This will be the reverse, because Hollywood eyes the boycott as a last resort, behind the legal battle. The first move here will be for the industry to rally behind Chernin to raise the $15 million by July. That isn’t a slam dunk, because Hollywood leaders are loathe to take hard positions on polarizing issues. Now, if the legal battle against the Georgia law fails and the law is enacted in January, some believe that Georgia’s production business might become like the title of its signature long running drama: The Walking Dead.
Here is the full missive sent to Hollywood power players by Chernin and Topping:
When the “fetal heartbeat bill” was signed into law we were deep into production on two projects, our film trilogy Fear Street and the P-Valley TV series, so were conflicted about contributing to the health of an economy and a state that had declared war on the rights and freedom of its women. On one hand, if we chose the boycott route, thousands of jobs would be lost ultimately damaging workers who rely on production for livelihood, including many women. We also know that the only way to fight the massive, now national incursion on women’s rights is through a legal battle, a battle that needs funding and on the ground support via organizations like the ACLU who are powering up to overturn the law. So our choice became pretty clear, we will stay in Georgia, stand shoulder to shoulder with the women of that state and the states under attack, and fight to win. In doing so will be making a significant donation to ACLU because whatever upside we have needs to be shared with the women everywhere who have the right as human beings to make medical decisions as sovereign individuals.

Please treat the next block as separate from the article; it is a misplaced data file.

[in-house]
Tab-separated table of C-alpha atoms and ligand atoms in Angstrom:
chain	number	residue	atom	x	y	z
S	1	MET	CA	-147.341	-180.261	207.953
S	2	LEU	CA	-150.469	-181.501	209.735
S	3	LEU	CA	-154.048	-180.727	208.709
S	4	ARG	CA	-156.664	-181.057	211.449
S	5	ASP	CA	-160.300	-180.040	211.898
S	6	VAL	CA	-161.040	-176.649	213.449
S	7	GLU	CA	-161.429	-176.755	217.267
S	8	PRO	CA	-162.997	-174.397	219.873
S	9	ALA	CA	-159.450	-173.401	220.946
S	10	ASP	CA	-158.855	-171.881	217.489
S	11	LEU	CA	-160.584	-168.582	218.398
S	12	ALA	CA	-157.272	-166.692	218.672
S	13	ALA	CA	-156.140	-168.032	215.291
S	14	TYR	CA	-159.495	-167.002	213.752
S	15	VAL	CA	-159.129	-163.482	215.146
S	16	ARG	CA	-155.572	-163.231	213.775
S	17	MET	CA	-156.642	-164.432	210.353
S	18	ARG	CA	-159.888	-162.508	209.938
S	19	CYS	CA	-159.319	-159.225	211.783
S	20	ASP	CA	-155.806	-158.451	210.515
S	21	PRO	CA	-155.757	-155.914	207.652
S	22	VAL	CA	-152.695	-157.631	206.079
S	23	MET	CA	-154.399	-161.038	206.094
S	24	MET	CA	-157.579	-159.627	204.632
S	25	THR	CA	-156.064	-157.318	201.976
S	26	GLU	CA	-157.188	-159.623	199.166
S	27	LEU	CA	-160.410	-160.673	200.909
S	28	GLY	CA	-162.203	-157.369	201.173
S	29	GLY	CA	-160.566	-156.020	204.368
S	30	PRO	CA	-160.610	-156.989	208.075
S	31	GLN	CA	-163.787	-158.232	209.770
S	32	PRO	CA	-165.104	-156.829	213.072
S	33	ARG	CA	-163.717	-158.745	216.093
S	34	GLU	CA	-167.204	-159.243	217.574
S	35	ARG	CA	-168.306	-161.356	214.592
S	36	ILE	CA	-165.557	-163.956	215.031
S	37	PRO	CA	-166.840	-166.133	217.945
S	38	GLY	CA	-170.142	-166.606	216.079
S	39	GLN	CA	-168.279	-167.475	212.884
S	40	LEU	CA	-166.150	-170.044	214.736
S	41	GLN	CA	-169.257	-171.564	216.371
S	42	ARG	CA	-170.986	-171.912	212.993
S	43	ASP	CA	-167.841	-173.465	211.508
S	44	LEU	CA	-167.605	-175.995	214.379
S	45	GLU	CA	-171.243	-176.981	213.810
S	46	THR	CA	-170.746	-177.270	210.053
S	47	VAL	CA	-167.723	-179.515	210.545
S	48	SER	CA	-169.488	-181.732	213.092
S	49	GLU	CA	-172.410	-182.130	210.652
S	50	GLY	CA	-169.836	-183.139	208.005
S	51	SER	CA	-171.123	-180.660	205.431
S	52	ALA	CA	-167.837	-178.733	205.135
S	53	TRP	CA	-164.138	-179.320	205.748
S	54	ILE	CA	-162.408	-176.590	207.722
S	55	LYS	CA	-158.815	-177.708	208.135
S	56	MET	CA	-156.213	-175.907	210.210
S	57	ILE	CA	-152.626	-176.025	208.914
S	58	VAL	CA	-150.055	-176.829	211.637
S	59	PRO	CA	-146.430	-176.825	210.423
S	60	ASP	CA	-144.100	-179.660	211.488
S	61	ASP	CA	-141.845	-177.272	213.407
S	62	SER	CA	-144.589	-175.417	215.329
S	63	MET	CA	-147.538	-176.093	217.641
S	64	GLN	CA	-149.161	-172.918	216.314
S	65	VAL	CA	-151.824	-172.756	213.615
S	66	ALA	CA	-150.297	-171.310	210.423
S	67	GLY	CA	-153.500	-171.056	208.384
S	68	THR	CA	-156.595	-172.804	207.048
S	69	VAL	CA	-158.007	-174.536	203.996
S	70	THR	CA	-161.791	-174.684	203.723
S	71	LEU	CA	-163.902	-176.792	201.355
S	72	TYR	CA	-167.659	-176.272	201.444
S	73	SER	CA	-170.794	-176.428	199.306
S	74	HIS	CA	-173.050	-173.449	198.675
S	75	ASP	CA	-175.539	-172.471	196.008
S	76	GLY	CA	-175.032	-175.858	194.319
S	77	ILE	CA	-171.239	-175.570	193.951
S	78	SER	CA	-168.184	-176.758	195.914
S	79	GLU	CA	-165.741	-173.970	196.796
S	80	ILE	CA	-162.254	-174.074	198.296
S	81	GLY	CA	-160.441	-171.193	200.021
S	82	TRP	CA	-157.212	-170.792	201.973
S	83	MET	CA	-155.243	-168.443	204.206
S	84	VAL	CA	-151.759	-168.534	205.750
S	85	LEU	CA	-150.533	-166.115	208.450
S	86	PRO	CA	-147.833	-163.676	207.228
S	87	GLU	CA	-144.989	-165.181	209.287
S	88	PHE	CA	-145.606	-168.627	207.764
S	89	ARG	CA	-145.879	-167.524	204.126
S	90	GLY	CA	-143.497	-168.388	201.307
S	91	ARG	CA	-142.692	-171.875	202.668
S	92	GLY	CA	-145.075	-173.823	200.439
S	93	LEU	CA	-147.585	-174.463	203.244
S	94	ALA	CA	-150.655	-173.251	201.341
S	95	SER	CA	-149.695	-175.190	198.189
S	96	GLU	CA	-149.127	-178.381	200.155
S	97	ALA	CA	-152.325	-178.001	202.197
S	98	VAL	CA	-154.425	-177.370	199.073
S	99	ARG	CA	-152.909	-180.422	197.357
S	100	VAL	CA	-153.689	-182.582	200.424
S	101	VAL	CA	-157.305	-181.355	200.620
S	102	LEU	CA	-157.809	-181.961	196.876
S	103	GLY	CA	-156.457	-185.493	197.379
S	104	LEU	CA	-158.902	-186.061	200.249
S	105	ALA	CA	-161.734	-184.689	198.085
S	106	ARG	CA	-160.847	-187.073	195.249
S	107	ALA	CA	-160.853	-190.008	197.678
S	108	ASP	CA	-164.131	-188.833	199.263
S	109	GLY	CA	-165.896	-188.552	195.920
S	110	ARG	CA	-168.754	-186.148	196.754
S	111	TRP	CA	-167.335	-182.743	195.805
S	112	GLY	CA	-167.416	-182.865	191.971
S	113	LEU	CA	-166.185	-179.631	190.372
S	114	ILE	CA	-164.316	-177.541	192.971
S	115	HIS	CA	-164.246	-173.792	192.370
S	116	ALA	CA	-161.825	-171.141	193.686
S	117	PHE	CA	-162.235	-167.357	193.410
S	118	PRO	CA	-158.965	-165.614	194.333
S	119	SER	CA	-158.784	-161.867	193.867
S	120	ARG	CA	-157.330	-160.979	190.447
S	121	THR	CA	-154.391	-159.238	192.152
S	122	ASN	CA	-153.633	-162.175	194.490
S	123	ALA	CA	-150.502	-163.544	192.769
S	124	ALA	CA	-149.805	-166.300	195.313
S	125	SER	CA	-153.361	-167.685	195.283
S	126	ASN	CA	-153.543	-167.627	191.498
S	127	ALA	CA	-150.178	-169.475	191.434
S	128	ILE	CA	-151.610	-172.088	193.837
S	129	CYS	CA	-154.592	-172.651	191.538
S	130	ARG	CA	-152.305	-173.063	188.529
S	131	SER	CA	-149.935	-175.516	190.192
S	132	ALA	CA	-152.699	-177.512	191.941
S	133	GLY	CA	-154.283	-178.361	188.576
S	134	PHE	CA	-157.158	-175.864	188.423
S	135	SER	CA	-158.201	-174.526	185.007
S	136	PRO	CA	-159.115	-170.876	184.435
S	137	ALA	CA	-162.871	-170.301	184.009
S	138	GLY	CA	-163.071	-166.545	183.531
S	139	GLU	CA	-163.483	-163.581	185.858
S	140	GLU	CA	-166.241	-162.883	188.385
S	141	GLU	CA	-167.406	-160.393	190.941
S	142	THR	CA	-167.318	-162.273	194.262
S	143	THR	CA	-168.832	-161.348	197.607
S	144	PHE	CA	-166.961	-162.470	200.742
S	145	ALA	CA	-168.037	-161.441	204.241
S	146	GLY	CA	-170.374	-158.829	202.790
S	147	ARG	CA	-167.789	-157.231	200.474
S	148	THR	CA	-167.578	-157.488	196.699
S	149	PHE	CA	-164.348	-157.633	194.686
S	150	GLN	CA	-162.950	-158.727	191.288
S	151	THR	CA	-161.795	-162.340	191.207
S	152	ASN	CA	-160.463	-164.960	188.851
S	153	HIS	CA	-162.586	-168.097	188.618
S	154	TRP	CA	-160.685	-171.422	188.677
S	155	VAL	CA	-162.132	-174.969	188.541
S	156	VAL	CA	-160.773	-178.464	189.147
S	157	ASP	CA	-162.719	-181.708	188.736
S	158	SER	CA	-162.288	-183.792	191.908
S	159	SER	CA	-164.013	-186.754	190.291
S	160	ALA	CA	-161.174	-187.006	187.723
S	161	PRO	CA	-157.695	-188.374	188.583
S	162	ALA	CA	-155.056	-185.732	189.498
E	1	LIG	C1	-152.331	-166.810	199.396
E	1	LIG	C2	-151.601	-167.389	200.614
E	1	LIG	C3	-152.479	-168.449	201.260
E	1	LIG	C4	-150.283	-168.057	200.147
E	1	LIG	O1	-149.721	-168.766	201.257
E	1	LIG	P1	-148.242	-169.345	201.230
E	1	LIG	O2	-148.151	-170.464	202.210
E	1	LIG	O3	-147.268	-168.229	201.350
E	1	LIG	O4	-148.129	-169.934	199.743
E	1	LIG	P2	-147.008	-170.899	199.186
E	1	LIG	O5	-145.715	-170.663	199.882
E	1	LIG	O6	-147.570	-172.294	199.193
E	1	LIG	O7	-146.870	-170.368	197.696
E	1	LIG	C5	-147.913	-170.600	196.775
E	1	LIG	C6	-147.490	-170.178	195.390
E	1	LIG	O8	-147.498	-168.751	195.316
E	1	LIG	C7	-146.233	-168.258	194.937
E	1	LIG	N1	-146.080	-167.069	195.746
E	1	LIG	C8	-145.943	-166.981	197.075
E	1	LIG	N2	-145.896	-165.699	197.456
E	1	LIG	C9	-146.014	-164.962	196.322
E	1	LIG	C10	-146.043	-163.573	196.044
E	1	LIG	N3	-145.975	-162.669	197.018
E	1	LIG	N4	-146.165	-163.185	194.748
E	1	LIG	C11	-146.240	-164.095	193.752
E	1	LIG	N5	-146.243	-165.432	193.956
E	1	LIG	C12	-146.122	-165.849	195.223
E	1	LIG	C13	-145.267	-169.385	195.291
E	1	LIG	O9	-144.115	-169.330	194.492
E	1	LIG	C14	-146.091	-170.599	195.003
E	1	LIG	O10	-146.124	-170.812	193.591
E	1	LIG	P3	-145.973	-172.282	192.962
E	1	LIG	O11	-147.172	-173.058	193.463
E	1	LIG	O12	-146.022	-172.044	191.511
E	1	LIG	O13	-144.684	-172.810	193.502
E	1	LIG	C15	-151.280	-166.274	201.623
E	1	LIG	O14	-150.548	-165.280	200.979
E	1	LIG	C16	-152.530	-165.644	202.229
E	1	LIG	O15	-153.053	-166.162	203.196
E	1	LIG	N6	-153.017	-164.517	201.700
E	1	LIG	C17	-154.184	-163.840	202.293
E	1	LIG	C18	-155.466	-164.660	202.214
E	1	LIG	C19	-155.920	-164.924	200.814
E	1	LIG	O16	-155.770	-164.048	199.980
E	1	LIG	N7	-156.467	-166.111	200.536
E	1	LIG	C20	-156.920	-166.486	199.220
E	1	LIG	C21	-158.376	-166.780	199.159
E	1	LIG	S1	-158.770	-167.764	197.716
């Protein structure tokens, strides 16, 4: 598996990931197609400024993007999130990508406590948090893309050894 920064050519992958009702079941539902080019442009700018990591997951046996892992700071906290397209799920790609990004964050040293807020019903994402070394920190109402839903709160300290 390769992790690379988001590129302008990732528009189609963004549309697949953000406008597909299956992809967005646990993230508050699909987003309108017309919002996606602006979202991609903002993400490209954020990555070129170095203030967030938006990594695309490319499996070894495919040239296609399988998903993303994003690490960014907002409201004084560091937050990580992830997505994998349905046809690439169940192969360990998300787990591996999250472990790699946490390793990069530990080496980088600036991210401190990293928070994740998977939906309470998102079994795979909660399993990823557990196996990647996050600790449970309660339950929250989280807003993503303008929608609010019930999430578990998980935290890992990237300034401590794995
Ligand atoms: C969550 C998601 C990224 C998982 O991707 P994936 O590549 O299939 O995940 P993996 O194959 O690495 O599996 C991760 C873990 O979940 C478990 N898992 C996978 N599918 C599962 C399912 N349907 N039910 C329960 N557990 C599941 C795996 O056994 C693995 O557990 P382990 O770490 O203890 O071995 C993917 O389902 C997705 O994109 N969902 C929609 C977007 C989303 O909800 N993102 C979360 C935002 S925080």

Chernin’s spokeswoman declined comment.
Below is an MSNBC segment done yesterday with Stacey Abrams, who ran unsuccessfully against Kemp last year, and who’ll meet with Hollywood leaders next week. The governor has pulled back on such a meeting at least so far, per the MSNBC report:
https://www.youtube.com/embed/5ClnZ7E2dxo?version=3&enablejsapi=1&origin=https://pmcdeadline2.wordpress.com&rel=1&fs=1&autohide=2&showsearch=0&showinfo=1&iv_load_policy=1&wmode=transparent’ allowfullscreen=’true’ style=’border:0;’>